Many people would consider octopus as somewhat of a culinary delicacy in many parts of the world. Not only because of its incredibly unique mouthwatering taste but also because of how nutritious it is, with each bite being packed full of healthy benefits.
Truth be told, there aren’t many foods that pique people’s curiosity as much as octopus, especially when it comes to flavor.
No matter what kind of fish or meat you’ve enjoyed in the past, octopus tends to have a very distinct flavor that grabs elements from these types of foods, while still tasting incredibly unique all on its own.
If you’re one of these people who has been curious about the taste of octopus for a while, or if you’re visiting a fancy restaurant very soon and want to know if you should take the plunge and order one yourself, we’ve got the full breakdown of this popular delicacy right here for you.
How Healthy Is Octopus?
Any seafood lover will know that most types of fish are incredibly healthy, with them being an integral part of a healthy diet that provides us with plenty of high-quality protein and calcium to help keep us feeling strong and healthy.
Octopus also includes high levels of protein and calcium but is packed with even more benefits, making it a great choice to order off the menu for anyone who is trying to stick to a healthy and more nutritional diet plan.
Octopus contains Vitamins B6 and B12, along with copper, zinc, iron, selenium, and Omega 3 fatty acids, which are the “good fats” that have been shown to improve artery health.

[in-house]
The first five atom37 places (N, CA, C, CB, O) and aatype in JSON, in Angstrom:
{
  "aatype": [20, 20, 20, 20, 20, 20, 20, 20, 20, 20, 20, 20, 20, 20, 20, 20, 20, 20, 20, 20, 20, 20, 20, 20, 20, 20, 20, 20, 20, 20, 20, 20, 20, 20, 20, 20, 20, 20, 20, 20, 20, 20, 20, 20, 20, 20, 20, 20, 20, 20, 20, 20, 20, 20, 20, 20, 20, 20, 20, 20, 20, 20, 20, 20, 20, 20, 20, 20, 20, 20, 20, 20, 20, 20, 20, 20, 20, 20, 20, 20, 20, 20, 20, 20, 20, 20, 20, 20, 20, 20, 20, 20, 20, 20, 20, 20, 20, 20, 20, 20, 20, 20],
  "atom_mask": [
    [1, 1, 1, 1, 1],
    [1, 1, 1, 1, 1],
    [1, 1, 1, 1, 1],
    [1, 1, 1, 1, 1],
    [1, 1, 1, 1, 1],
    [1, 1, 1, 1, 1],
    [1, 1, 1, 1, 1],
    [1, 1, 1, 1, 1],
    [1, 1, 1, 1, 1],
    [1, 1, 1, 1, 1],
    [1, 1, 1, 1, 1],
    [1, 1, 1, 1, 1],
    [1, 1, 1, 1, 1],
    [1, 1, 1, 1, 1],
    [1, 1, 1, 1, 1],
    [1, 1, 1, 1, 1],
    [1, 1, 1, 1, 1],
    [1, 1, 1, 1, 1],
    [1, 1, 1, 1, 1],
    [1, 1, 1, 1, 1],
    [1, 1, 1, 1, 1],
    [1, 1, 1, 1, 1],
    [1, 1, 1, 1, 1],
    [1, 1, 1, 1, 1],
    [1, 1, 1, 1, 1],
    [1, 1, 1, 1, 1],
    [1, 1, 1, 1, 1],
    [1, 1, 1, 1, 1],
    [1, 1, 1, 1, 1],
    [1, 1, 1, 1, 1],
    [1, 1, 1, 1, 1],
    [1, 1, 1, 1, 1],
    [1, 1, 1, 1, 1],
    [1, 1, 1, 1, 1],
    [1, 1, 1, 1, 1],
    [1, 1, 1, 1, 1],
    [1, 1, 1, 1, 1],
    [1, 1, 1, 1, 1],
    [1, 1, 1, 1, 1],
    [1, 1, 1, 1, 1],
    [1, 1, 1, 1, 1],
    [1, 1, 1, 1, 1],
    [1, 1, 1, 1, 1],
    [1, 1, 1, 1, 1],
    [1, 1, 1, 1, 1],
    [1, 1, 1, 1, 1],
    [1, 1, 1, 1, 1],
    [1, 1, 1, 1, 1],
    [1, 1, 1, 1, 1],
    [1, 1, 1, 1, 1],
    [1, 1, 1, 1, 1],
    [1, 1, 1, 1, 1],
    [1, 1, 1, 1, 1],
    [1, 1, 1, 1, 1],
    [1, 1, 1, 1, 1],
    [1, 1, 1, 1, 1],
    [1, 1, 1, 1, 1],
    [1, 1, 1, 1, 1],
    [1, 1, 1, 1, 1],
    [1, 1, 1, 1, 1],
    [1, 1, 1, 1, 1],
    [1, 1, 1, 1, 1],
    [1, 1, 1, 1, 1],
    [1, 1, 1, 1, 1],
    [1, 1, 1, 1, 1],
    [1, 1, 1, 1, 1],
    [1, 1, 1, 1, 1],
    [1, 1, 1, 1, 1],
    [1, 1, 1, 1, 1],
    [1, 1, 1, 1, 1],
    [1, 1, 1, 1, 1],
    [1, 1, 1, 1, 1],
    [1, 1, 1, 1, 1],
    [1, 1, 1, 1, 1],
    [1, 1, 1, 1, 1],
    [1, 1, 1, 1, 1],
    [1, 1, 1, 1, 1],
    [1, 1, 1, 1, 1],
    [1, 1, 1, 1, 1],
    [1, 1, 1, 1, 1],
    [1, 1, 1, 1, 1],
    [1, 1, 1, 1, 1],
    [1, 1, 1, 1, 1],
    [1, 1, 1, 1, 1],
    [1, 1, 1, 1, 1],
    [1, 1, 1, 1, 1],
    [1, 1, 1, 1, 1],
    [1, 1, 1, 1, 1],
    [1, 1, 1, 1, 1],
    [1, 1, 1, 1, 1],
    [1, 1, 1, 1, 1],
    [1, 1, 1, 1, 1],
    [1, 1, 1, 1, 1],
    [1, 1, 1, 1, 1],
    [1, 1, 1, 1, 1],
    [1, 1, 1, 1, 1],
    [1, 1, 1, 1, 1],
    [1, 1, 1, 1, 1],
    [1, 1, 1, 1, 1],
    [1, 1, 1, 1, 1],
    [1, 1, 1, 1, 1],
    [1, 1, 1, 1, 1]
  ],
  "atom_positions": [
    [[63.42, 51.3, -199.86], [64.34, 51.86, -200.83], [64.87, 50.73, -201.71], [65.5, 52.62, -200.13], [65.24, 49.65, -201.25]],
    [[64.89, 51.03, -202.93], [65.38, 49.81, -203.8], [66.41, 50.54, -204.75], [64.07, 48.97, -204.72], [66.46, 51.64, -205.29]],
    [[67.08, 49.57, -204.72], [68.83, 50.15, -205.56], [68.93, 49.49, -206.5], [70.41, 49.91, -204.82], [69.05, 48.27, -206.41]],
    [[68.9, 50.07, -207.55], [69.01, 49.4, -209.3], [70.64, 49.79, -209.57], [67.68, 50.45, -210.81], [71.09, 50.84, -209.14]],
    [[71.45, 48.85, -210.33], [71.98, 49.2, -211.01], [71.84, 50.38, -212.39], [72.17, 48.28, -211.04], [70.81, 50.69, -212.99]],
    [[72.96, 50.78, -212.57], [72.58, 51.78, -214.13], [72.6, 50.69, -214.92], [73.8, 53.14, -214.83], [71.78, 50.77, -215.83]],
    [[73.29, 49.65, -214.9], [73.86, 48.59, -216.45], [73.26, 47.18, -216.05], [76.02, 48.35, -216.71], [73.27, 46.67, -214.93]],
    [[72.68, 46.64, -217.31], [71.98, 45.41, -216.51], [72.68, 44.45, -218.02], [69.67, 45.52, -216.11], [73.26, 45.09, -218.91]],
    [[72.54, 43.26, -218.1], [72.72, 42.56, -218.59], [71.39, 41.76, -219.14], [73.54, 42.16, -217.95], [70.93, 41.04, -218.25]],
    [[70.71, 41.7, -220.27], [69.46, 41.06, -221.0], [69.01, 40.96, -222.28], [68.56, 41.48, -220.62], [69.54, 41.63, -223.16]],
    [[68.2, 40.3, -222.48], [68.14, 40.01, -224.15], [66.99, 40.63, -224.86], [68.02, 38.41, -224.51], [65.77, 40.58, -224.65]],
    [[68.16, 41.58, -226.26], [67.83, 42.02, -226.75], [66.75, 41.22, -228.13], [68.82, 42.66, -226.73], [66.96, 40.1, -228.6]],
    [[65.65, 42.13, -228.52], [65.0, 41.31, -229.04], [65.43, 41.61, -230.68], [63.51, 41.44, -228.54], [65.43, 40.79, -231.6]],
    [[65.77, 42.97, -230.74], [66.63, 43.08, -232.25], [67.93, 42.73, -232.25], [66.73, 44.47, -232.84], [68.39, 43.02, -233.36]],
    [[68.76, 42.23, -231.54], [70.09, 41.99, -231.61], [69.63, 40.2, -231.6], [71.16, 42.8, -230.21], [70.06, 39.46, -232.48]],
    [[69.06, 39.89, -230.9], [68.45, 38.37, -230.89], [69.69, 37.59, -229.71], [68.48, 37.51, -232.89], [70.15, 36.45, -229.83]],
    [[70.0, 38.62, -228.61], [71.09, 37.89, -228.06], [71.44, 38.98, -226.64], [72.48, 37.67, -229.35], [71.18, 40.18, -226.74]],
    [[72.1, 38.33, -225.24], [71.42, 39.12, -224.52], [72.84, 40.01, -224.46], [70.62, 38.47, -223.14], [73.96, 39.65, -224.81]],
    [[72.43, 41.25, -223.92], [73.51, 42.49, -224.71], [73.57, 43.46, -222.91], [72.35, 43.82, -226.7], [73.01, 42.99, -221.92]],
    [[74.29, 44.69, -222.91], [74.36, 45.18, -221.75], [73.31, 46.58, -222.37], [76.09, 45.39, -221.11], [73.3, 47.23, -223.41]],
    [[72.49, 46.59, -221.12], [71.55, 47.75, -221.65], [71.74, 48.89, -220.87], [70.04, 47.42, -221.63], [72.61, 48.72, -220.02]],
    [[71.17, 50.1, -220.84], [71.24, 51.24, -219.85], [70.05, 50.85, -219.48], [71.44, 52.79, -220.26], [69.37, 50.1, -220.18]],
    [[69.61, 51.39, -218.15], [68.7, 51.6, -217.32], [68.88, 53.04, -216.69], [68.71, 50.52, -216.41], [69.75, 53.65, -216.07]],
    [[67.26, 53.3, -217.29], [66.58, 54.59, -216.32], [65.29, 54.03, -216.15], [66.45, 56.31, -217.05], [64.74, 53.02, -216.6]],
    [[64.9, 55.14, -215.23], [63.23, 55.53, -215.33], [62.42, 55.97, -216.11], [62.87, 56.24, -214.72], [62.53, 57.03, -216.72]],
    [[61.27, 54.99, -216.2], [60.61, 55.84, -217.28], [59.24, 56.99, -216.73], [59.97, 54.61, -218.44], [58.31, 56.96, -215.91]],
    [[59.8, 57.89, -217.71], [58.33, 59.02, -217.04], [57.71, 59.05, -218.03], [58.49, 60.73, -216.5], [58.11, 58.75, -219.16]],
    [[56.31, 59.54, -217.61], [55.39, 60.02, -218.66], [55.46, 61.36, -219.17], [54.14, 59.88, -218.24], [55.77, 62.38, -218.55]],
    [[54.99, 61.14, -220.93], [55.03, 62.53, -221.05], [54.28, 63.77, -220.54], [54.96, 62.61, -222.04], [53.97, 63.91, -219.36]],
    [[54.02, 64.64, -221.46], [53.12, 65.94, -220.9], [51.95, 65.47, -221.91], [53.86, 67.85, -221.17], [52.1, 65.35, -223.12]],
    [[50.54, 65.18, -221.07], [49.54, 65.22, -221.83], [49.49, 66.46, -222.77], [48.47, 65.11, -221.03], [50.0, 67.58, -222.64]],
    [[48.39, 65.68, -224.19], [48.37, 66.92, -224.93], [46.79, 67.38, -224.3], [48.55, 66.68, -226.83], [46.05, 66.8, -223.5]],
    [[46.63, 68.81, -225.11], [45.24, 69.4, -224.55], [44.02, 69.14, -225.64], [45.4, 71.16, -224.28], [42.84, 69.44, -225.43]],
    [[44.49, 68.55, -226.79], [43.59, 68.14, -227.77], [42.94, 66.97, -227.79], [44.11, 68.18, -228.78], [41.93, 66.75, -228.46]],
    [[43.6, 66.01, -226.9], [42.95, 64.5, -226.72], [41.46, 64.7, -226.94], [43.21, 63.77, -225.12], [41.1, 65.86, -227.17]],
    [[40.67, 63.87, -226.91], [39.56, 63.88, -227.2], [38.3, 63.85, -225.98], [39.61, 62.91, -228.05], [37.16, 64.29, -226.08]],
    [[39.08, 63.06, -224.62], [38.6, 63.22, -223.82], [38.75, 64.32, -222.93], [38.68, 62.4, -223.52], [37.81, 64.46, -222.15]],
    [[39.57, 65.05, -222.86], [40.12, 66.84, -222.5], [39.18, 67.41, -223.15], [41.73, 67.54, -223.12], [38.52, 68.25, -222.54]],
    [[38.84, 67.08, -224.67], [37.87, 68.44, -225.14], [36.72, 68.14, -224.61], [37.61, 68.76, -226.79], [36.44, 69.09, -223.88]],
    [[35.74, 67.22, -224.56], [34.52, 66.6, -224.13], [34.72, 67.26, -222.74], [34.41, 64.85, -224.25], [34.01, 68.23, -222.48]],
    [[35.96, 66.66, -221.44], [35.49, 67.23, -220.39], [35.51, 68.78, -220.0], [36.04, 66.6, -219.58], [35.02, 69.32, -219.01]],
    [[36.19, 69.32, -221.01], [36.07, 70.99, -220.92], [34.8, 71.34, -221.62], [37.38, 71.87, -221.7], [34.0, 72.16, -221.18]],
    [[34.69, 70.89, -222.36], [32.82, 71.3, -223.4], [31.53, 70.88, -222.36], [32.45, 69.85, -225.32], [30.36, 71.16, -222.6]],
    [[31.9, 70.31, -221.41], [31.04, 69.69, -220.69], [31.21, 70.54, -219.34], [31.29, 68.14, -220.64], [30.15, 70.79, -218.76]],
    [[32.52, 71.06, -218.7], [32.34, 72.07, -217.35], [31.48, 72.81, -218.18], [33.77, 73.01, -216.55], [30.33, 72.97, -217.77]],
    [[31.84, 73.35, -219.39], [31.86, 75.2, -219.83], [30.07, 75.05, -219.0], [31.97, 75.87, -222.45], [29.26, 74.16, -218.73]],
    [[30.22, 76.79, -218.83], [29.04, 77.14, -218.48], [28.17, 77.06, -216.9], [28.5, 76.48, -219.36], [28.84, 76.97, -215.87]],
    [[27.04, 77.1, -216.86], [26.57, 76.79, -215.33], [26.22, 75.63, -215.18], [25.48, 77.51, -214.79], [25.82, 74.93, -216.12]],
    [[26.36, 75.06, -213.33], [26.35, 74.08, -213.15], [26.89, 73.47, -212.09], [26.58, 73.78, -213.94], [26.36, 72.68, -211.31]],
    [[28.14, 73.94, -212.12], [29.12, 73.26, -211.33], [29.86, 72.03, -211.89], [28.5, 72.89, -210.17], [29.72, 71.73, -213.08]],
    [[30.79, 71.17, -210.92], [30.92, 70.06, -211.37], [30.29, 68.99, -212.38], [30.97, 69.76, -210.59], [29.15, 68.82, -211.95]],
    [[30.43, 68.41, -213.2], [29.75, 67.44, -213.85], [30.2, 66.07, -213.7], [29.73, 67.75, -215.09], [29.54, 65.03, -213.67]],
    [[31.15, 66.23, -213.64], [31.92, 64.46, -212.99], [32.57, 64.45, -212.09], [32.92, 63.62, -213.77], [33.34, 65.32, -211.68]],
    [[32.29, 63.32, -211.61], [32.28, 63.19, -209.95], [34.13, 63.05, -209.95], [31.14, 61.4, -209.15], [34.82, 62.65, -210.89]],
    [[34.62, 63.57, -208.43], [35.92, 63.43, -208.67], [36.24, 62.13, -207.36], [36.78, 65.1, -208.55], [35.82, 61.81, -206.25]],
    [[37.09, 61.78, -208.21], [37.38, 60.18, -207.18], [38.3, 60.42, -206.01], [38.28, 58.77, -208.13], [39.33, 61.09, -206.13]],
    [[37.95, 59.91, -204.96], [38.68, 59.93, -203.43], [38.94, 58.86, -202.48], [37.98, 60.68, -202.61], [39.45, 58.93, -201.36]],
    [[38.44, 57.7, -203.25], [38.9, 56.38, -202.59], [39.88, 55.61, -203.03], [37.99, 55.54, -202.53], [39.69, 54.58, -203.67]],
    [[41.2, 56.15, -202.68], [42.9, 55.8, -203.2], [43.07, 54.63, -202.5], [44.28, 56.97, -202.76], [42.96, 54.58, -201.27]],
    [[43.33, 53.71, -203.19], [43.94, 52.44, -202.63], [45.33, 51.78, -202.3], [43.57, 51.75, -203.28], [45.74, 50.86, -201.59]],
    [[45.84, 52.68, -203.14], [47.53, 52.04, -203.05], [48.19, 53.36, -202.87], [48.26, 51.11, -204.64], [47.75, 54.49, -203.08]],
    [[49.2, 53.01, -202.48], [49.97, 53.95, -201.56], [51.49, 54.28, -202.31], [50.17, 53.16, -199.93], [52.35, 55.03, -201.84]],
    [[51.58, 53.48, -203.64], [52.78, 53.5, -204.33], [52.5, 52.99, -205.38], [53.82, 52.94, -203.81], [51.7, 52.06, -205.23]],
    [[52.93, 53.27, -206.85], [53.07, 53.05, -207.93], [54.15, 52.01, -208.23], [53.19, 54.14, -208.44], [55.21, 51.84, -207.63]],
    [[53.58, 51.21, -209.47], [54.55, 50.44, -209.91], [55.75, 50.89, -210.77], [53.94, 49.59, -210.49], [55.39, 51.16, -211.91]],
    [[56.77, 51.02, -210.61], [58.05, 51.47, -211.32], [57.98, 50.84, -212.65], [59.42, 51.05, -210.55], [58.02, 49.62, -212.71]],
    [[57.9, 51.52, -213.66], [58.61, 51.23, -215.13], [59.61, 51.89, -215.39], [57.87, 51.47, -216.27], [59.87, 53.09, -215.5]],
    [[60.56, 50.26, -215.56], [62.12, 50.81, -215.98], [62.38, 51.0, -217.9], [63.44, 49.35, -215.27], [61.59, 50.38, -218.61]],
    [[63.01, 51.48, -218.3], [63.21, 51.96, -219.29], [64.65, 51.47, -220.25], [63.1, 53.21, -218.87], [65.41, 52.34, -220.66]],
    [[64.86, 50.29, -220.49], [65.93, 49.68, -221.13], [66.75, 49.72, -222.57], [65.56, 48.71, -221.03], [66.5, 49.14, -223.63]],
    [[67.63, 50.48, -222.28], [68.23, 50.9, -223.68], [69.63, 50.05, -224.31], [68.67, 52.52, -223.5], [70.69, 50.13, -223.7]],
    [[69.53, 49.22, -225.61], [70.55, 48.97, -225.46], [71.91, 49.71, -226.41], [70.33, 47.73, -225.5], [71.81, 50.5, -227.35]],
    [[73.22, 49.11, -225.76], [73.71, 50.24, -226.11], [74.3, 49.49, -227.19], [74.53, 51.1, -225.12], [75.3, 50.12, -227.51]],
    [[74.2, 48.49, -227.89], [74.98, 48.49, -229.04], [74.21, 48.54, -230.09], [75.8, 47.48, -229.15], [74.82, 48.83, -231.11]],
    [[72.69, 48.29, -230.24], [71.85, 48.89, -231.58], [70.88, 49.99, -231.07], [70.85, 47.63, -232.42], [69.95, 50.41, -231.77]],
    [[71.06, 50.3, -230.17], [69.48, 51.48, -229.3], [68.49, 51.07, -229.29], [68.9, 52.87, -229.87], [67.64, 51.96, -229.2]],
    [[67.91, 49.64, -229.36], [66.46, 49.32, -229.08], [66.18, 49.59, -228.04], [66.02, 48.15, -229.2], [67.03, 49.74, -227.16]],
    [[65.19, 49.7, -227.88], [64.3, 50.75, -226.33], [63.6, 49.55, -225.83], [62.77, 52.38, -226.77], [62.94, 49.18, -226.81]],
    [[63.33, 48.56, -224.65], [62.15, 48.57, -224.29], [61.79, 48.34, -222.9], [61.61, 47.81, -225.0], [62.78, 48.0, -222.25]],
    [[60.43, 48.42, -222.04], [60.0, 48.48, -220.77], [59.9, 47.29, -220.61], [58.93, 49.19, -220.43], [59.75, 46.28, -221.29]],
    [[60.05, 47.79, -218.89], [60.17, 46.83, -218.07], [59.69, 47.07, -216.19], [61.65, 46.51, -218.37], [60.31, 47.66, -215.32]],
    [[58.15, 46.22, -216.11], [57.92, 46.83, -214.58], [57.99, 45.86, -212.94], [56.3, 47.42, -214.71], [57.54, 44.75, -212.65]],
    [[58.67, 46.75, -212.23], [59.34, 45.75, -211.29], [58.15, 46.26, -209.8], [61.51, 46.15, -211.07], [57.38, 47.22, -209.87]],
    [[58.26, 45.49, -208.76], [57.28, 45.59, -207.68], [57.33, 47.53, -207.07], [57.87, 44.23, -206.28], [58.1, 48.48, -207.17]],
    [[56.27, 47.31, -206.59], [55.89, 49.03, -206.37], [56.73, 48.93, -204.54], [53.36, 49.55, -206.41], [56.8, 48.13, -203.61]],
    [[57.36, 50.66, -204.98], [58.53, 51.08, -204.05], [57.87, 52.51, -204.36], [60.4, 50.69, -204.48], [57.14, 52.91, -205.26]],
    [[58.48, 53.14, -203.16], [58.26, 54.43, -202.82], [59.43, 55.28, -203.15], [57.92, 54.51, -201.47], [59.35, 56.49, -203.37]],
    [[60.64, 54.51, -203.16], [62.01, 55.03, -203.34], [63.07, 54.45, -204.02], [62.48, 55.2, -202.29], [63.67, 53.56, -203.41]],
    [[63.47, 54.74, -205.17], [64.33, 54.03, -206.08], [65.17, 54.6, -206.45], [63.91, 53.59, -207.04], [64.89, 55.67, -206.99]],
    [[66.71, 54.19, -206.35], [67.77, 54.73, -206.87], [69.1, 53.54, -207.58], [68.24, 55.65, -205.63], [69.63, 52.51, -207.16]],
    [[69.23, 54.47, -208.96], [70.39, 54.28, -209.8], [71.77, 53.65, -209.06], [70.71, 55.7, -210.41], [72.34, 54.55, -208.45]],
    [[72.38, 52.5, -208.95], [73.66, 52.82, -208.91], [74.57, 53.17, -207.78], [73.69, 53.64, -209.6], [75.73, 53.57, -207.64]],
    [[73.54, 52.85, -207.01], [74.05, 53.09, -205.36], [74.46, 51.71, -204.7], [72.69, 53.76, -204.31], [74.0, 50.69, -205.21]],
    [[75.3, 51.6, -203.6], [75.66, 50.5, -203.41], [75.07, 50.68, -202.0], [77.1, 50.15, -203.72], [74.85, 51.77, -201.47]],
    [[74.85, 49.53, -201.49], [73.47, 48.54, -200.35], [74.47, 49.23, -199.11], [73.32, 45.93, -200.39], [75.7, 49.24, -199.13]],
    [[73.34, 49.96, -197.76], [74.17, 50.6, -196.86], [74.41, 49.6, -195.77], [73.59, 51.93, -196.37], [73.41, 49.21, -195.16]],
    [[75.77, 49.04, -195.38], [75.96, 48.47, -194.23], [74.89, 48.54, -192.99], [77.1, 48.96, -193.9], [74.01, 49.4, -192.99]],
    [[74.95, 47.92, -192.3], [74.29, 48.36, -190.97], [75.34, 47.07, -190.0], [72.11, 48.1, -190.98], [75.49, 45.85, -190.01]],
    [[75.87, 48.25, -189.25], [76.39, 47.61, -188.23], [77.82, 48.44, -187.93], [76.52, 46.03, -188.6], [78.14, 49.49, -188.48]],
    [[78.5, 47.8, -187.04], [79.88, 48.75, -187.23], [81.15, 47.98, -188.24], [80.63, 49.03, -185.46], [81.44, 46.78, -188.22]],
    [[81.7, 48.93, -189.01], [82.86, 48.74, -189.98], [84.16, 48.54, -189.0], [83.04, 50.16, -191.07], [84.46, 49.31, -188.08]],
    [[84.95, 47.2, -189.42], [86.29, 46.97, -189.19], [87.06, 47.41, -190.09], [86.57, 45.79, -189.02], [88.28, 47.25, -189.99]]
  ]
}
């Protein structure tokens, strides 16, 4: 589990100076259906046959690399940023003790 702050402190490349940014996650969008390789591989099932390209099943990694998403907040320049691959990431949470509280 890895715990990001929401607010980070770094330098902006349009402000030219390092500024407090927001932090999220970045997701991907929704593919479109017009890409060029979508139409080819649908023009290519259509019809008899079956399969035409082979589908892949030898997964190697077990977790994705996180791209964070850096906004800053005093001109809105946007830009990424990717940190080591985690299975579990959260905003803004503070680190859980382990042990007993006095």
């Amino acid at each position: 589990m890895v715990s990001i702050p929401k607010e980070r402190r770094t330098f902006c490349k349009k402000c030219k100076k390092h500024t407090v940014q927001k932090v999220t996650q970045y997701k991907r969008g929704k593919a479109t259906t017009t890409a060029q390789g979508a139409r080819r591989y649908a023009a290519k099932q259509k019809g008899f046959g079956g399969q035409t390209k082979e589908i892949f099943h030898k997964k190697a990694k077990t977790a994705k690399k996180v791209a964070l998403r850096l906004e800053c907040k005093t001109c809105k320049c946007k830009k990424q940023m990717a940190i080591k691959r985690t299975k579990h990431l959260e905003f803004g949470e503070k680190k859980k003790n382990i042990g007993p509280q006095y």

While it may be high in good fats, octopus is incredibly low in regular fat and calories, so you won’t even need to worry about your daily calorie count skyrocketing while you enjoy the succulent taste of this delightful seafood option.
How Does Cooked Octopus Taste?
The exact taste of octopus can be quite difficult to describe since it is a medley of several different flavors mixed into one, making it unlike any other type of fish or meat, but the best way to describe it is the perfect mix between sweet and salty.
Many people would initially assume, just by looking at the long and rubbery tentacles of an octopus, that the skin would also be very tough and difficult to bite into, but it is usually the exact opposite.
If prepared correctly, the skin will be very tender and easy to bite into while still having enough firmness so that it doesn’t fall apart too easily.
Some restaurants will offer raw octopus which has an exterior that is a lot chewier, and while you should definitely try this out if you’re curious, the softer texture can be more appealing if you want to dig straight into the flavor at the center.
If you’ve ever enjoyed the succulent and rich meaty taste of white chicken or pork meat, octopus essentially tastes like a slightly milder version of those, with a slight hint of salty fishiness thrown into the mix too.
Food That Tastes Similar To Octopus
Squid and calamari are probably the closest comparisons to octopus in terms of taste, specifically in the sense that they too have a salty but also fairly sweet flavor without tasting overly fishy, despite many people thinking that they would initially.